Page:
In the land of digital art anyone can be an artist — or at least that was the impression during the height of the 2021 crypto bull market.
Anyone armed with photoshop seemed to be pumping out non-fungible token (NFT) collections, and finding authentic voices among all the noise was getting increasingly difficult.
If ever there was a definition of an authentic artist, however, then Sarana Haeata is it. And while the "digital" part may have come later, you can spot her signature style a mile off, be it in the form of a human or a badger.
But let’s start from the beginning: Haeata has Maori and Australian heritage, and grew up in Australia surrounded by her multicultural family where artistic pursuits were nurtured and encouraged. She started making art at a very young age, having gone to a Steiner school, where learning happens through creativity and craft. She also grew up with a father who was an artist.
Haeata never planned to be a professional artist, but unsurprisingly the roads eventually led her down that path. Over the years, she experimented with various mediums of art, including drawing, painting, murals and working with ceramics as well as having a number of solo and group exhibitions of her work.
Her pivot into digital art was also an unintentional one. When her husband took a job teaching kids in a remote indigenous community in the Northern Territory of Australia, she found herself without access to her usual art supplies and started using her tablet to make digital drawings. And when a family friend eventually introduced her to crypto and NFTs, it made perfect sense to put her digital art on chain.
Crypto Twitter, although intimidating at first, eventually became the catalyst to Haeata's early commercial success. Allyson Downey and Alexandra Cavoulacos, the founders of Meta Angels reached out to Haeata after coming across some of her work on Twitter.
At the time Haeata was still mostly known under the moniker of Aslan Ruby. She was creating 1-of-1 digital pieces, which sold on the popular NFT marketplaces Foundation and SuperRare. Downey and Cavoulacos wanted Haeata to create the art for the MetaAngels 10,000-item profile picture (PFP) collection of gender neutral angels depicting diversity of ethnicity and race.
“This is what attracted me to the project," Haeata said of the Meta Angels mission. "I wanted to create a spectrum of race and gender in my art”, she recalls. And in true Web3 fashion, Haeata had a mere six weeks to complete the entire generative collection.
This might also be the right time to mention that outside of being a multimedia artist, Haeata is also a mum to four daughters. The fast pace of Web3 during the bull market was a lot for anyone to handle, and unsurprisingly Haeata describes these six weeks not only as an exciting time of growth and experimentation but also as the time that was quite challenging for their family.
“When the Meta Angels project came along, [my husband] quit his job, and we moved our family to a less remote location in Darwin. It was all hands on deck — we essentially stopped sleeping,” she recalls. Tom, Haeata's husband who was a teacher in his Web2 life, is now the other half of Aslan Ruby Studio.
When asked what it feels like from a traditional artist’s perspective to relinquish control to a generative algorithm after creating hundred of possible layers and combinations, Haeata draws a parallel to her time working with ceramics: “In ceramics you spend so much time working on a piece but you relinquish control the minute it goes into the kiln, and sometimes the color will change or the piece may have shrunk or cracked,” she explains.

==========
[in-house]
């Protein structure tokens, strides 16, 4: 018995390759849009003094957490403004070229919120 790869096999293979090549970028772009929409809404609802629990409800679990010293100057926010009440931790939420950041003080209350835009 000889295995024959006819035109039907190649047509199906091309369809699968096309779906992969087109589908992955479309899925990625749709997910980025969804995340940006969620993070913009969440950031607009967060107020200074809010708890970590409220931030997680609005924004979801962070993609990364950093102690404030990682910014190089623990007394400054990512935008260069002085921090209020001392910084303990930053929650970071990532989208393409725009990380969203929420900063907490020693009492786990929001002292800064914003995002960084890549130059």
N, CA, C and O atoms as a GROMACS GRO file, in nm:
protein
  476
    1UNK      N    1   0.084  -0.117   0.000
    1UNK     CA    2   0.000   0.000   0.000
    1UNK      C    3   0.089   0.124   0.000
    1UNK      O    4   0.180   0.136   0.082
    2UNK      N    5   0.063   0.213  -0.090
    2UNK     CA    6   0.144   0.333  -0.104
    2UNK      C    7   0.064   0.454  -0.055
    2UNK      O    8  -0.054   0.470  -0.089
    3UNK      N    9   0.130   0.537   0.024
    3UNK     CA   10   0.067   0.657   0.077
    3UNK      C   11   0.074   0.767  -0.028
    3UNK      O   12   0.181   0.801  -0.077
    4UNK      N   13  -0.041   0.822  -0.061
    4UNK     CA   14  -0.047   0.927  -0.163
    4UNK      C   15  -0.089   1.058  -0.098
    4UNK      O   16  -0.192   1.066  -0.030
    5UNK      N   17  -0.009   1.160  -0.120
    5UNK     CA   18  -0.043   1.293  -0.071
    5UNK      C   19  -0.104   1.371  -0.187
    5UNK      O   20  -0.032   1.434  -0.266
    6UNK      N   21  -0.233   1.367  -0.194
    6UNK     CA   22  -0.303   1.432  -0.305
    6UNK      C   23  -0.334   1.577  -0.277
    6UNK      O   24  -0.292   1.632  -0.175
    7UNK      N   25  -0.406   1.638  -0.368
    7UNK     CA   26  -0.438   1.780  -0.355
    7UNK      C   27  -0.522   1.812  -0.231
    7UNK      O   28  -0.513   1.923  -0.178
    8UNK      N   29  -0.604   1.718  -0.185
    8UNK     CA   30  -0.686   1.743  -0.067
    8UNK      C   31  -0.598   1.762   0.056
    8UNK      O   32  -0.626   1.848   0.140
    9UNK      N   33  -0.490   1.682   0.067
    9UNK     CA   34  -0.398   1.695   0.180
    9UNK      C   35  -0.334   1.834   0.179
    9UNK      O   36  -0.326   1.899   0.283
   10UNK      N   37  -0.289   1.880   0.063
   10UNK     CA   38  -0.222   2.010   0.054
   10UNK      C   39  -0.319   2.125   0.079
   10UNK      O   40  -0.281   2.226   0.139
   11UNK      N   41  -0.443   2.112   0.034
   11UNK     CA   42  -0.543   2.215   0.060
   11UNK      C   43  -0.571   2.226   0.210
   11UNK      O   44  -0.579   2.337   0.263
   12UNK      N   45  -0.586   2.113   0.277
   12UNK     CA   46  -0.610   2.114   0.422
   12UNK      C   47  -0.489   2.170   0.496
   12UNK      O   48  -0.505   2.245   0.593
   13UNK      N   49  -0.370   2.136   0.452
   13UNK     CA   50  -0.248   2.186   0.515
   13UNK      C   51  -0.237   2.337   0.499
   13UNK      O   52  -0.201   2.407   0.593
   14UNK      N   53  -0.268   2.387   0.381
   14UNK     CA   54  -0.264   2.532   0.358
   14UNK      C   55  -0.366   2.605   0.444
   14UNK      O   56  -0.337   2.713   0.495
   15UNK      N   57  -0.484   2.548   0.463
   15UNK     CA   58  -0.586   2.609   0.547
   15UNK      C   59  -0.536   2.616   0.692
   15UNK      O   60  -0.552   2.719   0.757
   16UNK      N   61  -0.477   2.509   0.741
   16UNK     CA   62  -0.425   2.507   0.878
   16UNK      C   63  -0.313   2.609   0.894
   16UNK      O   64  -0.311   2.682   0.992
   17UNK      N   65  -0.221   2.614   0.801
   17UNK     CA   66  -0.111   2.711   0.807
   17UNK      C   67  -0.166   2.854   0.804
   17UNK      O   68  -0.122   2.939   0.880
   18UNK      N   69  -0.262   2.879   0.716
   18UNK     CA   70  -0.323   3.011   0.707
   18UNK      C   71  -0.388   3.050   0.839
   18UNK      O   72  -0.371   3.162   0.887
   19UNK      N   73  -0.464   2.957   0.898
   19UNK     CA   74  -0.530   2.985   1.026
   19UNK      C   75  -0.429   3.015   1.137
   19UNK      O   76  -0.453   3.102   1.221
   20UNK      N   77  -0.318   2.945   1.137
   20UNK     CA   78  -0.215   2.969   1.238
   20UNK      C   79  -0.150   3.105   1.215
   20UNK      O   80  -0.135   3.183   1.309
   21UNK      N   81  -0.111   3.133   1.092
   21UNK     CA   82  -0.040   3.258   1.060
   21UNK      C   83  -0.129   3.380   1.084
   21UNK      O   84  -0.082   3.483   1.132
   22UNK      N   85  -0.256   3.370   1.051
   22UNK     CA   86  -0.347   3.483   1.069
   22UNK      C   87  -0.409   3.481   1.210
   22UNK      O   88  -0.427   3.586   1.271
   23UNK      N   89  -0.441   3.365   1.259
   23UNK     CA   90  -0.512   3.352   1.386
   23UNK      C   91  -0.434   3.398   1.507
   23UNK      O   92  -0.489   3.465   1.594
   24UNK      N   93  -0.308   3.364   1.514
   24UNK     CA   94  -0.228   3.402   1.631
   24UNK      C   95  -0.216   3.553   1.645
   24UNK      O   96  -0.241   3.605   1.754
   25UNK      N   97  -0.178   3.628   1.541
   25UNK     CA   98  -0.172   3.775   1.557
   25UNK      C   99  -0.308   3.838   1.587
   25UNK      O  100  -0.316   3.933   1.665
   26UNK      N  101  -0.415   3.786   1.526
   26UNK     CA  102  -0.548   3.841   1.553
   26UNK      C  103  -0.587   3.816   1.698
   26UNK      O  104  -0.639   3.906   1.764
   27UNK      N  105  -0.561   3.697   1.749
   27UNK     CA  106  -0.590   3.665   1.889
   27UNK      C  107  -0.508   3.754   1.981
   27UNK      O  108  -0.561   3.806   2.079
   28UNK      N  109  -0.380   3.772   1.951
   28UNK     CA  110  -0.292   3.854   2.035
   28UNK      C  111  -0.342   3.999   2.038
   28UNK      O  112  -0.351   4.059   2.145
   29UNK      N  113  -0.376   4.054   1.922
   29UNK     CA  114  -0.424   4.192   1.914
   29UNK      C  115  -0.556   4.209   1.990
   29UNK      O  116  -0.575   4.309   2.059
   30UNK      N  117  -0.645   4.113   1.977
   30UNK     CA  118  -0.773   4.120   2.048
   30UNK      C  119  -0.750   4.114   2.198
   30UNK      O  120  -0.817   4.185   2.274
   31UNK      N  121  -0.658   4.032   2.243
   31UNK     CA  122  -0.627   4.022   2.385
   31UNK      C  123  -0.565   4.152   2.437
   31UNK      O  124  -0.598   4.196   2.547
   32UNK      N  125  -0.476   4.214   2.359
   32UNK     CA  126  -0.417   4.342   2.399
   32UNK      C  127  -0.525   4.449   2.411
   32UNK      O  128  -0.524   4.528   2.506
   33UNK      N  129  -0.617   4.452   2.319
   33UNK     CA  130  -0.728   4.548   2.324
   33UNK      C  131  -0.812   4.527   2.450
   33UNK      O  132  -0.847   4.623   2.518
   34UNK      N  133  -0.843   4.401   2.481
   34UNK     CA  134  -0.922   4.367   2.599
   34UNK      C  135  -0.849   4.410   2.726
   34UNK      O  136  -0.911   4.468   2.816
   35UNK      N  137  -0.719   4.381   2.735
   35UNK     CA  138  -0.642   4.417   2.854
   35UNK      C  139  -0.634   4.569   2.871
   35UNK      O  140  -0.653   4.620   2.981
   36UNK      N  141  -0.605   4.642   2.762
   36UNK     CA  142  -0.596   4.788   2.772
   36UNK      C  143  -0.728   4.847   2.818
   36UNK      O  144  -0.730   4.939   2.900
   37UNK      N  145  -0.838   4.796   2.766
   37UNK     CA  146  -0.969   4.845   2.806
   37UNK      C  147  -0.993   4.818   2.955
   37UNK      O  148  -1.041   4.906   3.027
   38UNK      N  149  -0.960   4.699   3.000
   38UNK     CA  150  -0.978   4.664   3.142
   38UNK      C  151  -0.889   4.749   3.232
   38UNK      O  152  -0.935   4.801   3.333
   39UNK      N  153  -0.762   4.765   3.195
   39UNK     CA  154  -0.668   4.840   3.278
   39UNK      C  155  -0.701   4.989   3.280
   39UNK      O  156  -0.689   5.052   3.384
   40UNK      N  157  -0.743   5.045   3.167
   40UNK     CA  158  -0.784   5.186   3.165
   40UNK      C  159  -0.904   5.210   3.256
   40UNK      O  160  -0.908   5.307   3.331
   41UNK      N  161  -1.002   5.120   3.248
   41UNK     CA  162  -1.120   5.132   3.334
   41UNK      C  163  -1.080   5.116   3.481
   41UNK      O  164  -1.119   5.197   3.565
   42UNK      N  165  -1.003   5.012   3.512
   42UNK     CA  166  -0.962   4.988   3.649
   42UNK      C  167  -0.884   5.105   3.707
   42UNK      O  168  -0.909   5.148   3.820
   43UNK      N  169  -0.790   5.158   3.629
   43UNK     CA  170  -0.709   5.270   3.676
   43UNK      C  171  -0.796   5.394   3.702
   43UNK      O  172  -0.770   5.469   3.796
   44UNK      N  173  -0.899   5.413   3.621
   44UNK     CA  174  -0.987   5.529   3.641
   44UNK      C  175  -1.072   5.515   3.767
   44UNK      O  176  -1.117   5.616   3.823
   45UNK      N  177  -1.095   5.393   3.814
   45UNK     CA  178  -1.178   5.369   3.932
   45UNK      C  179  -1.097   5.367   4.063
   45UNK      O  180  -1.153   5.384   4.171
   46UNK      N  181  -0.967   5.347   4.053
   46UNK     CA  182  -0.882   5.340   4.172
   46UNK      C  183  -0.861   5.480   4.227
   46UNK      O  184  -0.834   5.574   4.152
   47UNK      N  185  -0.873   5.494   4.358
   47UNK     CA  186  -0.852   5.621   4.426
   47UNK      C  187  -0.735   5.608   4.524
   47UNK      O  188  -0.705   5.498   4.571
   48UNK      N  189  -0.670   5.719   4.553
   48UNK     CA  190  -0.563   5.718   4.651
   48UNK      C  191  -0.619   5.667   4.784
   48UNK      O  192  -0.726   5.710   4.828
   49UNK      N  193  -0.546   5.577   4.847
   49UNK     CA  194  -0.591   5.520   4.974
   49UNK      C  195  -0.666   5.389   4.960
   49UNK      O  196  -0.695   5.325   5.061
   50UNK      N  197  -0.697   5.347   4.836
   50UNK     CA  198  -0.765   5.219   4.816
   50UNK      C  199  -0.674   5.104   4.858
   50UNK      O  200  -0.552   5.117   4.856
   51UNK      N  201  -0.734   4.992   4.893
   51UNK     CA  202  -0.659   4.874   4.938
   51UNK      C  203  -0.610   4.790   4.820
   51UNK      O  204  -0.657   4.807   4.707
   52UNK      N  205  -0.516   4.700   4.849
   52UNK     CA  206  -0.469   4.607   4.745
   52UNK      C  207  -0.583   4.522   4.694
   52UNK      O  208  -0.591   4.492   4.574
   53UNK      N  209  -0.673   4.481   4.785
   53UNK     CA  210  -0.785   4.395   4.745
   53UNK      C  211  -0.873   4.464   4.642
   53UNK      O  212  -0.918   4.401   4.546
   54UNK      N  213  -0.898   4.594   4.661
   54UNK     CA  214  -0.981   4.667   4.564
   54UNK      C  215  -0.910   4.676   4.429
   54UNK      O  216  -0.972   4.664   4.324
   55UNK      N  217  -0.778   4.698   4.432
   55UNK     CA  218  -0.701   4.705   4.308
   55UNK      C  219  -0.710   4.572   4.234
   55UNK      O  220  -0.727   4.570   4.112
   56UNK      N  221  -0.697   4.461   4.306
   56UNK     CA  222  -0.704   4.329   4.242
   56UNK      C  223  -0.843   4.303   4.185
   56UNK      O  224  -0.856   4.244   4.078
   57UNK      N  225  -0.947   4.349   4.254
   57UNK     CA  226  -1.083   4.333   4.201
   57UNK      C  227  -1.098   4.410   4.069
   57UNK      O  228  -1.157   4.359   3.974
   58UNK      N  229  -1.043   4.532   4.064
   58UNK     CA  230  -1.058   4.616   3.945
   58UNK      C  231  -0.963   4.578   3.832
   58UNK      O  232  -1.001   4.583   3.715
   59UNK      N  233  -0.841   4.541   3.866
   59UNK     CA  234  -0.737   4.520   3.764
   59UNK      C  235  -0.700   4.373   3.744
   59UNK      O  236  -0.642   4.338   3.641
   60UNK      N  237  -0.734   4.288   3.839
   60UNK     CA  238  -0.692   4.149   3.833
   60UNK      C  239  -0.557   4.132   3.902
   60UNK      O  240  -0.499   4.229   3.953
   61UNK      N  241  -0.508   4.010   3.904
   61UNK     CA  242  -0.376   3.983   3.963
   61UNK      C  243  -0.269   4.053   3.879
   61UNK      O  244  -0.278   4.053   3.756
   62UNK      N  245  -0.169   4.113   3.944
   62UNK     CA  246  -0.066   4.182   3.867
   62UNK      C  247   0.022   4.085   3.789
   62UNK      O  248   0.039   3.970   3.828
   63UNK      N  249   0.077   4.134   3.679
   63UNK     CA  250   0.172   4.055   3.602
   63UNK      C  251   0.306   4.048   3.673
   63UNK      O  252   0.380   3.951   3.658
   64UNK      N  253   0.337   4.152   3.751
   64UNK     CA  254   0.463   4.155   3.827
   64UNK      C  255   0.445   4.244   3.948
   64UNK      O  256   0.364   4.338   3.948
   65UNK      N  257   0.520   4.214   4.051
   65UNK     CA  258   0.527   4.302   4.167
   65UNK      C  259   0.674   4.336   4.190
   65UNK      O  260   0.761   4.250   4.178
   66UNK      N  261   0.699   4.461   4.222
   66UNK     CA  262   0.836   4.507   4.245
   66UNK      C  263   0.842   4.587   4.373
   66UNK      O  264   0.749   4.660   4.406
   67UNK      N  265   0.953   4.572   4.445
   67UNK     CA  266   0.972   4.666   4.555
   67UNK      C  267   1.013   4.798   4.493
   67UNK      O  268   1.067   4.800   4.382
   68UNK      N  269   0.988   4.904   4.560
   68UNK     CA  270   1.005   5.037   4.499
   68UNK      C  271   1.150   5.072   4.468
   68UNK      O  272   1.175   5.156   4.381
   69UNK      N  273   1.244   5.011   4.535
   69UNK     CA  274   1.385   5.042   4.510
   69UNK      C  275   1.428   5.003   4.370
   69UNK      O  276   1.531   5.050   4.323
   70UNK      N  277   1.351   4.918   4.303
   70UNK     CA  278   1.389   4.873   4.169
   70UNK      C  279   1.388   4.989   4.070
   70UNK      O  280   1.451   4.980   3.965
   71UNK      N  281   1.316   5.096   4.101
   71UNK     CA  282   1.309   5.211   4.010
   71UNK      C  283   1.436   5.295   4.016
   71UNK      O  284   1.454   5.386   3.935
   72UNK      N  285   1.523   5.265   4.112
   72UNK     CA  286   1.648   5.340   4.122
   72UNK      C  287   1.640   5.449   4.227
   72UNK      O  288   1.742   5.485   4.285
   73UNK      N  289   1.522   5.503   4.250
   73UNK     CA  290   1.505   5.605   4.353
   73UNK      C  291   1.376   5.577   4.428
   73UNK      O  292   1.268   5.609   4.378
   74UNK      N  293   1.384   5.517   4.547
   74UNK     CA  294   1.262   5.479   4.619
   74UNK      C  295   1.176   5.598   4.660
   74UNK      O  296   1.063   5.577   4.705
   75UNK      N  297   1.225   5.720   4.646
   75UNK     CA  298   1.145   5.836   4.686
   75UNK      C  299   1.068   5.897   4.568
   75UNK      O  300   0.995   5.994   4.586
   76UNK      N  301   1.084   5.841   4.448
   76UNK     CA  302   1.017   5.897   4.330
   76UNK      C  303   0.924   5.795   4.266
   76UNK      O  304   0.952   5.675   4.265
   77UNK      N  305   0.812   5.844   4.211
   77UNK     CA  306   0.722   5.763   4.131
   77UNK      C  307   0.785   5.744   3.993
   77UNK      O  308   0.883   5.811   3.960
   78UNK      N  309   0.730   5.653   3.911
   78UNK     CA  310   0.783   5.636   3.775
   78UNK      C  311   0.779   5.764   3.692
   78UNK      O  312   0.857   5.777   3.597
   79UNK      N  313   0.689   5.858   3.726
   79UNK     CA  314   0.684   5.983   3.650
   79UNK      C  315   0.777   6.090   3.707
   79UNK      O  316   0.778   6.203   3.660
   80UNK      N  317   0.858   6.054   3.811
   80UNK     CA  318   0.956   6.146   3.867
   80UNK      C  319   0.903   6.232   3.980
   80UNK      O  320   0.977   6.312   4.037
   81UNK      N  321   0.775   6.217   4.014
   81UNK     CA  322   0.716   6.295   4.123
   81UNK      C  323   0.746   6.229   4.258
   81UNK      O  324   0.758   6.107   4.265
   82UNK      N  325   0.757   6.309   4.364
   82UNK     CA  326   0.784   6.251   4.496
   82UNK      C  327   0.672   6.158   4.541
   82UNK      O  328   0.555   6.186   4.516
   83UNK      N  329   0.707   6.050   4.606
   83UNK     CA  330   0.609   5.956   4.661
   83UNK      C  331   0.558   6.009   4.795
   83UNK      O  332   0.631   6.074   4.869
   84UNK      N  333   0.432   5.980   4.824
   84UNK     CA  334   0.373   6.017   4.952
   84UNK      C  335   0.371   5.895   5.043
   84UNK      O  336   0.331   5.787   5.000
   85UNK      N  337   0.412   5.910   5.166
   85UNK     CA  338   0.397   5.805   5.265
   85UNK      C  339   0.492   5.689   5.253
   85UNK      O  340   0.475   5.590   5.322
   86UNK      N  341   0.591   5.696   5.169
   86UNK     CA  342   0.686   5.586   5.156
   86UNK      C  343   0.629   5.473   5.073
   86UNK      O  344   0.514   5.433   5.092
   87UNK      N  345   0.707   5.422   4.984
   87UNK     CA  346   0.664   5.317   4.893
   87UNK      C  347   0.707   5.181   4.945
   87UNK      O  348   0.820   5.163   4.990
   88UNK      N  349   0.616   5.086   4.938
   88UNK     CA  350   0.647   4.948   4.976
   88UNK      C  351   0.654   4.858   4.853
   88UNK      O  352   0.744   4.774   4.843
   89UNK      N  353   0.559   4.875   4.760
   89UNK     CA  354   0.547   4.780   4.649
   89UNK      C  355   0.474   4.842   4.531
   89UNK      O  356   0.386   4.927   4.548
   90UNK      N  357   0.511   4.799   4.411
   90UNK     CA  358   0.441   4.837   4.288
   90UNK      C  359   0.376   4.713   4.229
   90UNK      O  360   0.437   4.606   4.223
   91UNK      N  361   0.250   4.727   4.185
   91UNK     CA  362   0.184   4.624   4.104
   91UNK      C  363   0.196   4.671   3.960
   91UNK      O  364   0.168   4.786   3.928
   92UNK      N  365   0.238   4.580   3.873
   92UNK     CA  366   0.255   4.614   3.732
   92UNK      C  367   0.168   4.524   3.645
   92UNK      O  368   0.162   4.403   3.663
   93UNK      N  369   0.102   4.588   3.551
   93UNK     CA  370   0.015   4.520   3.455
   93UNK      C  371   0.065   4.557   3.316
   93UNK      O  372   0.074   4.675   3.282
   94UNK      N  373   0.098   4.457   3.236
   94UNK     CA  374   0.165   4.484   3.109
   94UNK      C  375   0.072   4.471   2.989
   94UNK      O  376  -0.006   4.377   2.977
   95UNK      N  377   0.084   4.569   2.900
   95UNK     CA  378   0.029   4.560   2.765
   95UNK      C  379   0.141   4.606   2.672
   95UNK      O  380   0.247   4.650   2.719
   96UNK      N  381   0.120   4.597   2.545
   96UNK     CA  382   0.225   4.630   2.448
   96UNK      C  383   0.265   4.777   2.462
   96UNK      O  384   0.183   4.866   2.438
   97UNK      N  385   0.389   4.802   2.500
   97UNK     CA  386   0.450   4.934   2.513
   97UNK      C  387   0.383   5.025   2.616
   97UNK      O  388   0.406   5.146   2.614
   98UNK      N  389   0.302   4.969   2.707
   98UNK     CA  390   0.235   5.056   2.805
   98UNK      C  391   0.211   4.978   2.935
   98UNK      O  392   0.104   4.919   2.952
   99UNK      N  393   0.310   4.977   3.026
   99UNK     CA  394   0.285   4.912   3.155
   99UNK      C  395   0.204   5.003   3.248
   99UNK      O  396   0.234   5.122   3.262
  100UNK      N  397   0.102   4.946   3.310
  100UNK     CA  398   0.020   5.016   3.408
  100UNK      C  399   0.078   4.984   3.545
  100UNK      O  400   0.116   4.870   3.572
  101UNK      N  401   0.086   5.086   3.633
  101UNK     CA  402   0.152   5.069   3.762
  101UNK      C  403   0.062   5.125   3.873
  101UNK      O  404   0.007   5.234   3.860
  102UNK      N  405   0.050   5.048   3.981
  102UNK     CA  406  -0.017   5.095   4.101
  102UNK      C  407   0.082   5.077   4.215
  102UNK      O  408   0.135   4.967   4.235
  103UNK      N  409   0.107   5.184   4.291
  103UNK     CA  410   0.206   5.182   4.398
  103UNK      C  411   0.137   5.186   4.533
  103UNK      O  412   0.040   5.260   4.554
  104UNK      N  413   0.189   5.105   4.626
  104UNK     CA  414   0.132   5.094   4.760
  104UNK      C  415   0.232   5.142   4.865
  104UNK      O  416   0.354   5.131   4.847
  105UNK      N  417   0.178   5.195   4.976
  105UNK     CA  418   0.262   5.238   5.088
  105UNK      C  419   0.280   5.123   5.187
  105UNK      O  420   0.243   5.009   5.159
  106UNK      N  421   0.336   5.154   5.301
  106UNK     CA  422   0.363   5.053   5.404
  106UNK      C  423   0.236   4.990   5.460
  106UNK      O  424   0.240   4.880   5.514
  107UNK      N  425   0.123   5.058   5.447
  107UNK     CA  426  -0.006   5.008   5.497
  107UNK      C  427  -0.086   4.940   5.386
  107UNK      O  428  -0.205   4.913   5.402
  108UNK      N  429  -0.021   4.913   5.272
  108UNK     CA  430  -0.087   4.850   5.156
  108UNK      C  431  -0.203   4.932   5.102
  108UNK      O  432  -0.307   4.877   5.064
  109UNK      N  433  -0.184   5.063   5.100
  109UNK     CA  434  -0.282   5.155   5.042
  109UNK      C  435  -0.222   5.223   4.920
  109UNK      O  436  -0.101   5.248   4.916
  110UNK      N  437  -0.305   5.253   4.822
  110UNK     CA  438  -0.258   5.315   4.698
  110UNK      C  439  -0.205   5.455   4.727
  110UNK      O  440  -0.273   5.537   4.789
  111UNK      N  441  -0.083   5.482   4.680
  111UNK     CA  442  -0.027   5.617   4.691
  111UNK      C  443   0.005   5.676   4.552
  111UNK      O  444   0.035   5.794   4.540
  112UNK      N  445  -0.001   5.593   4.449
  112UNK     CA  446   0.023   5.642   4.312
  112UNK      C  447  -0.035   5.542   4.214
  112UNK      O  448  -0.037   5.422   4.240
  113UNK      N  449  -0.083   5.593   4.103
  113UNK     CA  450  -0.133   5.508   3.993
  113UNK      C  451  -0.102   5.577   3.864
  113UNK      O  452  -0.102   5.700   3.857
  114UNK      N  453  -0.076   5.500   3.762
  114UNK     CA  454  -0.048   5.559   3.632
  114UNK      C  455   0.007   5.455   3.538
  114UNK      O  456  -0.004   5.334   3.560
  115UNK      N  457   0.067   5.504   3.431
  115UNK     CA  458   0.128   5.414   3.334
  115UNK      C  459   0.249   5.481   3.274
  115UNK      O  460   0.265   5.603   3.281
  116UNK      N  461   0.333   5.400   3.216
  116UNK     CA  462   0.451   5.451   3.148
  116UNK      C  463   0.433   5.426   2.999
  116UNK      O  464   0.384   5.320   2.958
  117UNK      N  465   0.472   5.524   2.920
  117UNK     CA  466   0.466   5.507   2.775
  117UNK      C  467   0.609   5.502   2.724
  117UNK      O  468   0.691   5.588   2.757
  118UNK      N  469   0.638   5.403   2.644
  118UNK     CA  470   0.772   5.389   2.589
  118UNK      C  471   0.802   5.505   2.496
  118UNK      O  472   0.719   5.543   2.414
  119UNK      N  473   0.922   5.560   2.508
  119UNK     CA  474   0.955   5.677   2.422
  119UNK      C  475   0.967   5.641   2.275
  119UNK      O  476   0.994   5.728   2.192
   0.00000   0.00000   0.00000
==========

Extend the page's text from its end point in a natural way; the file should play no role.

Next came the collaboration with Geena Anderson and the Honey Badges, another 10,000-item PFP collection but this time on the Solana blockchain. “Honey Badges is a changemaking DAO focused particularly on funding groups who find it difficult to get government funding,” explains Haeata. It is obvious how passionate she is about the positive impact her art helps to create in the world.
Generative art made in collaboration with artificial intelligence (AI) has been raising eyebrows of late, but Haeata sees AI as yet another medium in which to experiment with her art.
“I have been experimenting with AI animation on Stable Diffusion and find it really exciting,” says Haeata. Although she notes that she does not get the same feeling of gratification from it as she would creating her original pieces.
So when does AI become art? When asked this question, Haeata replies, “AI might become art when you as an artist are able to have a signature style to it." She also sees a world where fashion brands will increasingly start using AI for their shoots and campaigns.
Haeata and her husband are no strangers to excitement. Before they entered the Web3 vortex, they spent almost seven months traveling around Australia and homeschooling their four kids.
For the next few months of 2023, they have settled in Alice Springs, where they now have a studio space. When BFF chatted to Sarana, she was fresh off the plane from San Francisco, where she was working on an upcoming collaboration with a winery. In the first half of the year, Sarana is set to finish her 63 Patron Saints collection, work on a fashion collaboration, appear in a documentary produced by Collab Land and finish a bunch of private commissioned works. Although Haeata recognises that things have somewhat slowed down in the bear market, it certainly doesn’t seem that way on the face of it.
Liya Dashkina is a VC, contributor to a number of DAOs, web3 consultant, chapter lead at the Australian DeFi Association and an advocate for women in web3.
This article and all the information in it does not constitute financial advice. If you don’t want to invest money or time in Web3, you don’t have to. As always: Do your own research.